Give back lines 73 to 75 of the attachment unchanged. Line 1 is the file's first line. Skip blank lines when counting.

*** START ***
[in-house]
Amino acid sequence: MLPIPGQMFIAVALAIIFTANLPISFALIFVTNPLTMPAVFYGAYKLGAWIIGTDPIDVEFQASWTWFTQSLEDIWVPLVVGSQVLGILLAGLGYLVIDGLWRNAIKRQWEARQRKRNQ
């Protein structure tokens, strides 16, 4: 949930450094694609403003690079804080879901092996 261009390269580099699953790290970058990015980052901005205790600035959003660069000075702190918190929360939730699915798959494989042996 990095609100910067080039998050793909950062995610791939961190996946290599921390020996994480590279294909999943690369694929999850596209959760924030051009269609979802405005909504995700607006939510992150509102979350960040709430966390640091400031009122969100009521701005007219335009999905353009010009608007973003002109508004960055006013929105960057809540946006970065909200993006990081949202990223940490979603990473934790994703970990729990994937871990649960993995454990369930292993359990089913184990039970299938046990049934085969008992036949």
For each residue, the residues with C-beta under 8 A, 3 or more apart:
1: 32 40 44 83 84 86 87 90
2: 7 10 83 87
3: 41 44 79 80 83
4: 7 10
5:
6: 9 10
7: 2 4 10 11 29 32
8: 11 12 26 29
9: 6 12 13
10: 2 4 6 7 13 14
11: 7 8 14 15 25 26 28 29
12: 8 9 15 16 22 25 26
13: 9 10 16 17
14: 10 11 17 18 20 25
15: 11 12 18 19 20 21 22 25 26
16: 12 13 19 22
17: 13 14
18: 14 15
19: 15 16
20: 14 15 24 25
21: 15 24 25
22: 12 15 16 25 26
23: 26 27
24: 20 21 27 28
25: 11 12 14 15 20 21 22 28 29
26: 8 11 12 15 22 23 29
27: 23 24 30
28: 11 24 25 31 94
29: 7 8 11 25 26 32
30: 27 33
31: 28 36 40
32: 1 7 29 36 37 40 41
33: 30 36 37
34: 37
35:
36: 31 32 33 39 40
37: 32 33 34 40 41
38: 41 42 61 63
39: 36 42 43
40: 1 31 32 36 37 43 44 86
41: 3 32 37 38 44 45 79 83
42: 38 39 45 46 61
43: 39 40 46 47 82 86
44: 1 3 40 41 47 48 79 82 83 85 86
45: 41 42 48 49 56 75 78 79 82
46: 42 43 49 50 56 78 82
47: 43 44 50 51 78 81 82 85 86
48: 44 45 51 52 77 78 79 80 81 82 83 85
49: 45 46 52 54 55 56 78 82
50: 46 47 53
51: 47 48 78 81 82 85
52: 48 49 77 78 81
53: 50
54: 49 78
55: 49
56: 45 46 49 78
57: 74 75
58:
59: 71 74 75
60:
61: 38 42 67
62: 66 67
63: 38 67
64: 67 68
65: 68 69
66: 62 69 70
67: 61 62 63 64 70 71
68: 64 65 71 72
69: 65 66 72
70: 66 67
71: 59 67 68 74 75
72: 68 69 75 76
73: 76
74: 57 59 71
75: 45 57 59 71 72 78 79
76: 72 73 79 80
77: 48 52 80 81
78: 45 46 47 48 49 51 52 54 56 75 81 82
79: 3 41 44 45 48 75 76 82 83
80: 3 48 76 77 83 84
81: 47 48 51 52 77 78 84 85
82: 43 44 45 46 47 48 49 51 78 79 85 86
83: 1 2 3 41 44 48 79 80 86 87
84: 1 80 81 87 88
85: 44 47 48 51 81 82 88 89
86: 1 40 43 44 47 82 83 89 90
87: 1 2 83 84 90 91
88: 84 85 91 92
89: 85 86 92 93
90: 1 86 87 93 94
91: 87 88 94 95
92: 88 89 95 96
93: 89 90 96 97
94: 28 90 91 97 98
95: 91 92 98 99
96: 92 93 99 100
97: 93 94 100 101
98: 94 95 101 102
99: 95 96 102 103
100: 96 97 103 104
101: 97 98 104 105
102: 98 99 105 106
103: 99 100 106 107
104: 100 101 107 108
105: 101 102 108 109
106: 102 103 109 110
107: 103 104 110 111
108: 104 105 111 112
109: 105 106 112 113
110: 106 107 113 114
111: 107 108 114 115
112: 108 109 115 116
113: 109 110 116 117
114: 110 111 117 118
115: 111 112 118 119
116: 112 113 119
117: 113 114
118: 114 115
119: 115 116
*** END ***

69: 65 66 72
70: 66 67
71: 59 67 68 74 75